The next big consideration is choosing a camp staff.  Of course you want to involve all of your own staff, from the Freshman Coach, to the various assistants.  It is even a good idea to include intermediate school coaches too, if possible.  This allows you, as head coach, to work with all of your lower level coaches and let them see how you teach your system.  As far as assignments, I like to have the Freshmen Coach work with the 8th and 9th graders, since he will be coaching them next anyways.  He gets to learn the names and abilities of the future players, plus, he gets an early start on developing his future team.

When we were using two gyms, I liked to have the JV coach be the lead instructor in the second gym, with the younger kids.  He served as a second camp director, keeping the younger group on schedule, teaching the fundamentals, while developing his own leadership skills as a future  Camp Director some day.  He was also the one who took over as Camp Director when I had to be absent or leave for other business.  I still wrote the schedule for each session and the JV Coach made sure it was followed.

Varsity players were asked to serve as assistant coaches and trainers.  I carefully assigned them to various stations that we used in the facility(s).  Stronger leaders and more experienced players, usually worked with the older kids.  Those that I felt had good patience and experience with younger kids, would be assigned to grade school age groups.  Involving your own players as instructors is a great way to not only teach the young campers, but also helps your players understand their own system better too.  Having to teach and explain a basketball skill or fundamental is a great way to reinforce that skill in the teacher’s mind.  Plus, players get a better understanding of just how tough it can be to coach players.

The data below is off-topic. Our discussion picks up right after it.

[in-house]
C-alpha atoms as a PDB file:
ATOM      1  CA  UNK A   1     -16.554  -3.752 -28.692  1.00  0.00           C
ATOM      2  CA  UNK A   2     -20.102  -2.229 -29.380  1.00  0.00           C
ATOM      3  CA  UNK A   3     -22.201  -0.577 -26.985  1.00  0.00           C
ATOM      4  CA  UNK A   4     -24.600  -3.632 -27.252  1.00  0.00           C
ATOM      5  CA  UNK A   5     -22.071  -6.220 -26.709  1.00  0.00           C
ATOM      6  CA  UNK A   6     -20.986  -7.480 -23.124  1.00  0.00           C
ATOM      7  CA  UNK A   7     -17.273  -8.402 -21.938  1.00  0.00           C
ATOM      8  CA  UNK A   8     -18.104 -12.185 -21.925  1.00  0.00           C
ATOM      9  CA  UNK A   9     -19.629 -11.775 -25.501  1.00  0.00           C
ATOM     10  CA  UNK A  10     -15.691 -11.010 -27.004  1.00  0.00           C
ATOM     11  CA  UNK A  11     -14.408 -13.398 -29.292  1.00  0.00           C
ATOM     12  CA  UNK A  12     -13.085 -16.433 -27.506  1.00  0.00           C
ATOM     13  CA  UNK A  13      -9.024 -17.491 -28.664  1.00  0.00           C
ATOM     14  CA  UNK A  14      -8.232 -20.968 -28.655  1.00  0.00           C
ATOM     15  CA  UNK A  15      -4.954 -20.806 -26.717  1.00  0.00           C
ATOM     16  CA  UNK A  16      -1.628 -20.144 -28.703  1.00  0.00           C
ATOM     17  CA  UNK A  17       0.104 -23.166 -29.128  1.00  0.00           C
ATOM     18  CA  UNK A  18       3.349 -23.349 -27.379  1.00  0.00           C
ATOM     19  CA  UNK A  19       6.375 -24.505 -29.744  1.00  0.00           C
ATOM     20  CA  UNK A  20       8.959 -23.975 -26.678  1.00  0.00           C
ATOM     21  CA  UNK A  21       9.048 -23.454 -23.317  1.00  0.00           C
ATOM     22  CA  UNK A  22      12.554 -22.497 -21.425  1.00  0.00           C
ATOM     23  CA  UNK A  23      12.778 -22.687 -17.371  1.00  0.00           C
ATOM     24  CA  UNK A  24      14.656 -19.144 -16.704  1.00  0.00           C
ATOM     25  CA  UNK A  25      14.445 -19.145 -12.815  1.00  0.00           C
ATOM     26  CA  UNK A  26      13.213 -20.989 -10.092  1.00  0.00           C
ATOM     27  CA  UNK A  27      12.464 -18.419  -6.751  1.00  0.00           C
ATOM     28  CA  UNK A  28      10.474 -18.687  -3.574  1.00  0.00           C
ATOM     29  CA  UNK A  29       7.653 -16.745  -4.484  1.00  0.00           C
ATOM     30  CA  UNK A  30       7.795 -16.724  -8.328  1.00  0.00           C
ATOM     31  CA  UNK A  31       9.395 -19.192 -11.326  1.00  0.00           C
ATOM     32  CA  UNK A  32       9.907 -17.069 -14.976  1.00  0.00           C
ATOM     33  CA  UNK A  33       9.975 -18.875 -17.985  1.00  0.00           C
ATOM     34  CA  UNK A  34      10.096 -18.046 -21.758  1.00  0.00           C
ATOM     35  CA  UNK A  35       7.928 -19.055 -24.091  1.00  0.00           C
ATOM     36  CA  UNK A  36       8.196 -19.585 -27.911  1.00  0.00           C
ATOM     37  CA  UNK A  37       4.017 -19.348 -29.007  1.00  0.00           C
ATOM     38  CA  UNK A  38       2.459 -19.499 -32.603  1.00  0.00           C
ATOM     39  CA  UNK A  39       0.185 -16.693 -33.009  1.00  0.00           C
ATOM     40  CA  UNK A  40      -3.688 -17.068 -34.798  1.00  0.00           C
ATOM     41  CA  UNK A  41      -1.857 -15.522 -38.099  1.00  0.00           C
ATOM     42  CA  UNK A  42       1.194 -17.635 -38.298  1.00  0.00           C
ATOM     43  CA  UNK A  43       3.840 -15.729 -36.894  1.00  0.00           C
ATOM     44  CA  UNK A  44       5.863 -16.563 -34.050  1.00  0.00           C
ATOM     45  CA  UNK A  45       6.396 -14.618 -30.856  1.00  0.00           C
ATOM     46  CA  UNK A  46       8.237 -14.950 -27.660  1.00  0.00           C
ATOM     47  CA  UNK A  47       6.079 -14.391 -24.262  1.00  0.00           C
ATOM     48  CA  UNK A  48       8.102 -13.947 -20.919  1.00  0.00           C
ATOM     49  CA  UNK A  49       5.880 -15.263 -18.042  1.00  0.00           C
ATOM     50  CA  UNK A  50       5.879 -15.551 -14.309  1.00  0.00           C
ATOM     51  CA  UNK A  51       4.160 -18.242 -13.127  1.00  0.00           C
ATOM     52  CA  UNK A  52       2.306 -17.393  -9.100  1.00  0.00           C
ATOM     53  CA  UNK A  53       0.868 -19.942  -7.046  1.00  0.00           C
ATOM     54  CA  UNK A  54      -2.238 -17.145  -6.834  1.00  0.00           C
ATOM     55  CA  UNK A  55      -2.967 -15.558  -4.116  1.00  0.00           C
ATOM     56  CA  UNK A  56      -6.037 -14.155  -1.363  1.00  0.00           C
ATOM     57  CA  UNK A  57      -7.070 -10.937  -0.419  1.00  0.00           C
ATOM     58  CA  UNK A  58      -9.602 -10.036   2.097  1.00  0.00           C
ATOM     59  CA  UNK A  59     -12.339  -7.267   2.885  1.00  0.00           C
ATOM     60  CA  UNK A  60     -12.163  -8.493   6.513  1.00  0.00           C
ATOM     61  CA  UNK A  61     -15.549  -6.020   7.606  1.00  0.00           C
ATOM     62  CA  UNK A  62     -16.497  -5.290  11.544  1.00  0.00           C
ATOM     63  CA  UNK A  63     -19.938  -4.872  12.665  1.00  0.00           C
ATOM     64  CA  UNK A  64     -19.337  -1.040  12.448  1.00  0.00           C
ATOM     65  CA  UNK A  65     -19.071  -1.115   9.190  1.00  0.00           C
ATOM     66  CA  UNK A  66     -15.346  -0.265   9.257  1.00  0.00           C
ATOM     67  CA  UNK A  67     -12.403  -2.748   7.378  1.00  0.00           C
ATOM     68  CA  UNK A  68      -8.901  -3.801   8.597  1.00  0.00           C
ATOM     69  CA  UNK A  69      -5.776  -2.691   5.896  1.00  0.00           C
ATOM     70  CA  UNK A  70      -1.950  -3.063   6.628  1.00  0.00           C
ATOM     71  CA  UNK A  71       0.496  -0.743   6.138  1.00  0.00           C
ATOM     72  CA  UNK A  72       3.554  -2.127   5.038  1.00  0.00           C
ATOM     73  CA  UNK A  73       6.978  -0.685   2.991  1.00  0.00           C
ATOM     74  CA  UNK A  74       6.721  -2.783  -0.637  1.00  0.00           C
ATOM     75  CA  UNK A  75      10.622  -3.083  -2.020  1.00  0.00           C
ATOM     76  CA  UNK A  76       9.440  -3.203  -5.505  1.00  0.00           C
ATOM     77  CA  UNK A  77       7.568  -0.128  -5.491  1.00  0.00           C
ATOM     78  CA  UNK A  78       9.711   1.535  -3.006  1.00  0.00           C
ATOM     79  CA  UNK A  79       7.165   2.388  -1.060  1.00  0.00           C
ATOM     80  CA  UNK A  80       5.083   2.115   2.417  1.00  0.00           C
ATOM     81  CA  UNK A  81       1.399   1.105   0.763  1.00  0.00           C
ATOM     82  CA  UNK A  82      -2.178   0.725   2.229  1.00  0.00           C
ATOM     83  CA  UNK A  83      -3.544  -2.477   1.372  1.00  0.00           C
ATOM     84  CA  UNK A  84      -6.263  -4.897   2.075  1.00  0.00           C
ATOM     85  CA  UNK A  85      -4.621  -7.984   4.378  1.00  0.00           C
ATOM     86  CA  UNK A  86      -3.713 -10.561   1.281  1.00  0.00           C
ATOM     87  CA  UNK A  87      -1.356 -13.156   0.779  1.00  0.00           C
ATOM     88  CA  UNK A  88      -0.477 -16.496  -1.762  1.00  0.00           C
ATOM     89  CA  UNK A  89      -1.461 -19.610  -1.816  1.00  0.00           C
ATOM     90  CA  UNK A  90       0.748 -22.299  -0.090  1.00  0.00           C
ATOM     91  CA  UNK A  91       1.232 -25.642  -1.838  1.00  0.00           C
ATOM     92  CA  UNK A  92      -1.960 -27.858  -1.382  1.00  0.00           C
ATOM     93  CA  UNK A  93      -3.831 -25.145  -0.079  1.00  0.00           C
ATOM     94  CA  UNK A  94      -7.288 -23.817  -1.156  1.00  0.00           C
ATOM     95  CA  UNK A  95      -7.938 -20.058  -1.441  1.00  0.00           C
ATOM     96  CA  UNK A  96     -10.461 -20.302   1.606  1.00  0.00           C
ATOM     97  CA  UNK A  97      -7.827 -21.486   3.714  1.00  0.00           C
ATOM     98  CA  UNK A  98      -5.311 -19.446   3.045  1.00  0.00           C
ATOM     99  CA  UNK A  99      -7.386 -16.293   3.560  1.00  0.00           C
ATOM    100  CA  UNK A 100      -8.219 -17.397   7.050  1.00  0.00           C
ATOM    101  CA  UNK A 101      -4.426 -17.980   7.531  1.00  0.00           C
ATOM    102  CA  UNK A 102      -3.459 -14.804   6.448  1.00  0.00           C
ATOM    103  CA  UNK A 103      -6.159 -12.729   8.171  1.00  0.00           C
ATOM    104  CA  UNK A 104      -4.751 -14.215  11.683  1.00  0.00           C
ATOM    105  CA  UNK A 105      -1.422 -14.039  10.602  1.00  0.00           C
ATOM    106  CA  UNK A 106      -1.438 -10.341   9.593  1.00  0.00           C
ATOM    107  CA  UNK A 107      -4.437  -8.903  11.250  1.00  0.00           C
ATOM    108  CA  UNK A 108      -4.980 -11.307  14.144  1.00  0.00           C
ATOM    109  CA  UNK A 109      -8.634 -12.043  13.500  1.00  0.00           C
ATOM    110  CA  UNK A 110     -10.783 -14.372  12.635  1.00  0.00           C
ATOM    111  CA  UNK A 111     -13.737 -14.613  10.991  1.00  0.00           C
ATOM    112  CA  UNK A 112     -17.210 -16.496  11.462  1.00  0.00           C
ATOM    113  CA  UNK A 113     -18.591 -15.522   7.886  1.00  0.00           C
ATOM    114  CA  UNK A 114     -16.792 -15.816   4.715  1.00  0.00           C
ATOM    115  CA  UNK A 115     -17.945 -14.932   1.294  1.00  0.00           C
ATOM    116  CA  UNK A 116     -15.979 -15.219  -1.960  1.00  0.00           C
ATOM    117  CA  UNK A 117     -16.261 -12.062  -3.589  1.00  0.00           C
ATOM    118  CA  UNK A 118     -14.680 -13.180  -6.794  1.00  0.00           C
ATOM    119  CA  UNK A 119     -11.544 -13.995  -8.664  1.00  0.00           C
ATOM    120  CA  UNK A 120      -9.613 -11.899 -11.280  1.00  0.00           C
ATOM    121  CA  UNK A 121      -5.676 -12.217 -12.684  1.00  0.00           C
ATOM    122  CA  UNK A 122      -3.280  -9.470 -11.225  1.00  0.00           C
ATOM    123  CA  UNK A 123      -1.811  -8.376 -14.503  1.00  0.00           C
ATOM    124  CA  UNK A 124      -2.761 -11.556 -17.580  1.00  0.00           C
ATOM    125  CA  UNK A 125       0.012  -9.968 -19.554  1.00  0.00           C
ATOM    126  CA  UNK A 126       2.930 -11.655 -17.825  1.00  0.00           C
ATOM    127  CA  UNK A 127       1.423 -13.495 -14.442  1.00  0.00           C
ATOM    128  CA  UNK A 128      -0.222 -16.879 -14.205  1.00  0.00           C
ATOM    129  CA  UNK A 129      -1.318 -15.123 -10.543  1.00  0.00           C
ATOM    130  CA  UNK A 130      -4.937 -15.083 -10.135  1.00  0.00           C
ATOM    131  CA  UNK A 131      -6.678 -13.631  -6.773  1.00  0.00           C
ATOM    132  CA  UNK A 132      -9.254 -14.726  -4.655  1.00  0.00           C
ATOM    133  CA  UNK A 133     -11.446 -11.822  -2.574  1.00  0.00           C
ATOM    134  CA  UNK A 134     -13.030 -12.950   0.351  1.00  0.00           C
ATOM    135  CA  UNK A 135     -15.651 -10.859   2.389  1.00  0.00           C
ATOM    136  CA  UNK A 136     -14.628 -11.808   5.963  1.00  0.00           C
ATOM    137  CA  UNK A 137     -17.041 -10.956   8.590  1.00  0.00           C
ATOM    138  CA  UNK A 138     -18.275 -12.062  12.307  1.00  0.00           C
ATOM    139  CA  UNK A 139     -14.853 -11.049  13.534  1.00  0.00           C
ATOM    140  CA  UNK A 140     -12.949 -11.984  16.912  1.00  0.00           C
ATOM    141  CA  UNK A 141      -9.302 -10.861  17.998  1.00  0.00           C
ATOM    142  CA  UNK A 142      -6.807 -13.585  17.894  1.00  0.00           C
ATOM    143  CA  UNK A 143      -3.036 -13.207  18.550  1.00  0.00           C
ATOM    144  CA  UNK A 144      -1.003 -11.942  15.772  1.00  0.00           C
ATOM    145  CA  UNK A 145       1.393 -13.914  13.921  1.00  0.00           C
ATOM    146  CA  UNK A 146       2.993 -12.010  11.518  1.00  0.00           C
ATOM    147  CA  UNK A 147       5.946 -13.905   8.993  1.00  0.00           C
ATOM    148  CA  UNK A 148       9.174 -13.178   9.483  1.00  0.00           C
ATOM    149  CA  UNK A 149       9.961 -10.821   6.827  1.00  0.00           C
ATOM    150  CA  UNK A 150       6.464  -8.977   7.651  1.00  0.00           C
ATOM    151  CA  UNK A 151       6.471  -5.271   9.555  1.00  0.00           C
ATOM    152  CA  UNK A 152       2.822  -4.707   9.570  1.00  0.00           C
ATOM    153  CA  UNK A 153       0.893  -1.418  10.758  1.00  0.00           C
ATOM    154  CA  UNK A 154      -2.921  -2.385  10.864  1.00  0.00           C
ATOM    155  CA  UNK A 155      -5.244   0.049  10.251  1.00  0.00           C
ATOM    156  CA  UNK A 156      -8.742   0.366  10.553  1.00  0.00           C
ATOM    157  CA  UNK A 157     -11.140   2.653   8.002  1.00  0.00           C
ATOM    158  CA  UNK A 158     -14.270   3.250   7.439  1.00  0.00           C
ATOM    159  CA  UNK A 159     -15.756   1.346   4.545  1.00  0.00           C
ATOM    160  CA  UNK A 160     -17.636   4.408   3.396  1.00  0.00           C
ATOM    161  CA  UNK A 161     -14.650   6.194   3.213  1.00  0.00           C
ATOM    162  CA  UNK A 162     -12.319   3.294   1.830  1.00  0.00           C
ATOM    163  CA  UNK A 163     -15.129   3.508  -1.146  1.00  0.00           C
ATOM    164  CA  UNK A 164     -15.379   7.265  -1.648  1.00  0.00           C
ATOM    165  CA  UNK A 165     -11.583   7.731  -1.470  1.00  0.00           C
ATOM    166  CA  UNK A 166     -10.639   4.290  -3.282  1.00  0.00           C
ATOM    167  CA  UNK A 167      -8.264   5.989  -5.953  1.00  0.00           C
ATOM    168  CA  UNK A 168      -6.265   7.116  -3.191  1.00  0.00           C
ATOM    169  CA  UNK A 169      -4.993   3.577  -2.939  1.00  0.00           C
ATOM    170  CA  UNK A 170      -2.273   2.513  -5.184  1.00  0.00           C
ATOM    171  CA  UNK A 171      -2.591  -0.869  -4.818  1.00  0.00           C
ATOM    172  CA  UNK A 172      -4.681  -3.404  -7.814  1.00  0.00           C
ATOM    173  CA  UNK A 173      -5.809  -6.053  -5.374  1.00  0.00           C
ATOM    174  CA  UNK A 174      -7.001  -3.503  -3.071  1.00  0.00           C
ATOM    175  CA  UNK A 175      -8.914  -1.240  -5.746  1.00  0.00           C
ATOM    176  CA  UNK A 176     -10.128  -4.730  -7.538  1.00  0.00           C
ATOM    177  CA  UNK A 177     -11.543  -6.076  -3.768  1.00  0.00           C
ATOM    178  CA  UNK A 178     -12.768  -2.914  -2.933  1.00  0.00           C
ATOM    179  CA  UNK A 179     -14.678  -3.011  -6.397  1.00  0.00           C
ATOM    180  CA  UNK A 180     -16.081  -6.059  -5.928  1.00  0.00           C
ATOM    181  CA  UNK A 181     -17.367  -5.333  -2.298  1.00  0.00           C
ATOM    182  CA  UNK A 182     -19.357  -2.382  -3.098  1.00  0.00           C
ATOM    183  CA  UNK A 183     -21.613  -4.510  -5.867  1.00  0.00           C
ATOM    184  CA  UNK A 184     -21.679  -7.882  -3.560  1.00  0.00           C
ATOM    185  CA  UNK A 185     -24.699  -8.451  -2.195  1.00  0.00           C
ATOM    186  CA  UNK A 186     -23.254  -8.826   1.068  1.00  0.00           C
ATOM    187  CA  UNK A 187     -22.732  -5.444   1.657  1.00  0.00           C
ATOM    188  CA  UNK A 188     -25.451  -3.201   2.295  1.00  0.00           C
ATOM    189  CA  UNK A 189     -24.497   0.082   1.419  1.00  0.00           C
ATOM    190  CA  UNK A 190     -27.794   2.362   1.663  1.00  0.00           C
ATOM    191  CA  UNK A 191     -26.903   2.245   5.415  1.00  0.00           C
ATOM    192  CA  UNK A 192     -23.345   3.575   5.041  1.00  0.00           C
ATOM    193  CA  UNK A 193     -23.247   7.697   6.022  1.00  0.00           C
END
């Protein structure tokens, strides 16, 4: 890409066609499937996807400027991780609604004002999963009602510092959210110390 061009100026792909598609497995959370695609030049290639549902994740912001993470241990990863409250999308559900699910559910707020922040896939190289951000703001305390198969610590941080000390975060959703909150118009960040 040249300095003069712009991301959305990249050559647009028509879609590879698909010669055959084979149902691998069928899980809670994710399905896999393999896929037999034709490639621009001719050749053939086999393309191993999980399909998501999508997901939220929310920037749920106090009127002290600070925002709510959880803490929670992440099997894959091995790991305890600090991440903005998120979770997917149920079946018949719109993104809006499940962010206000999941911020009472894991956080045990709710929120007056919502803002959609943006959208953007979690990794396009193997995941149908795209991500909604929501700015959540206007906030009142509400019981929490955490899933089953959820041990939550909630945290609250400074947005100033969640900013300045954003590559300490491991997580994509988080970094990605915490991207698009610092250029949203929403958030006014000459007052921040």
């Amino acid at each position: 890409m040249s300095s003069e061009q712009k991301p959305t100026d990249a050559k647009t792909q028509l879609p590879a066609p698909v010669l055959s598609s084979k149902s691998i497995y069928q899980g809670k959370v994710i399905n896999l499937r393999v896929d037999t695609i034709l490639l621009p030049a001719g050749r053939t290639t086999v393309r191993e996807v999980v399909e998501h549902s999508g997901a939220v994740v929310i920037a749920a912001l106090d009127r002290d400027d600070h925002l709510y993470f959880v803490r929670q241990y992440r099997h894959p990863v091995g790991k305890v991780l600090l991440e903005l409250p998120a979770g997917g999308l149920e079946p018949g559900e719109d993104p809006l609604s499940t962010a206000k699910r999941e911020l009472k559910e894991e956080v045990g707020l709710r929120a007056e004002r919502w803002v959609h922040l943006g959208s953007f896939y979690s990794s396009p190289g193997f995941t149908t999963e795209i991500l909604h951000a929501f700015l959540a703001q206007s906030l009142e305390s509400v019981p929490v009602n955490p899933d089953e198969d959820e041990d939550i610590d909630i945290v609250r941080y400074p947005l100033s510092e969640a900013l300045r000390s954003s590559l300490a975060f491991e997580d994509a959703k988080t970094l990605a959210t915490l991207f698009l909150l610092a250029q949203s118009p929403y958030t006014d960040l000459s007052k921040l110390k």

As the Camp’s Director, I was responsible for all of the organization and scheduling of the skills, drills, and activities for each session.  I needed to decide what would be taught and emphasized during the week, what the schedule would be each day, and what and when it would be taught.    I started with a week-long outline, then made a daily schedule and timeline, and finally printed and gave a copy to every camp staff member each day at our pre-session meeting.  The instructors then had a schedule of what we were to accomplish, and the Facility Directors had the responsibility of making sure we stayed on schedule.  We went over the schedule each morning and then met briefly after each session to discuss how things went that day and what we needed to do better the next session.

Coming later, in part 2 of this article, suggestions on what to teach and how to organize the time available at Summer Camp.

For more information, check out Coach Battenberg’s website:

And check out Coach Battenberg’s books on Fast Break & Post Play: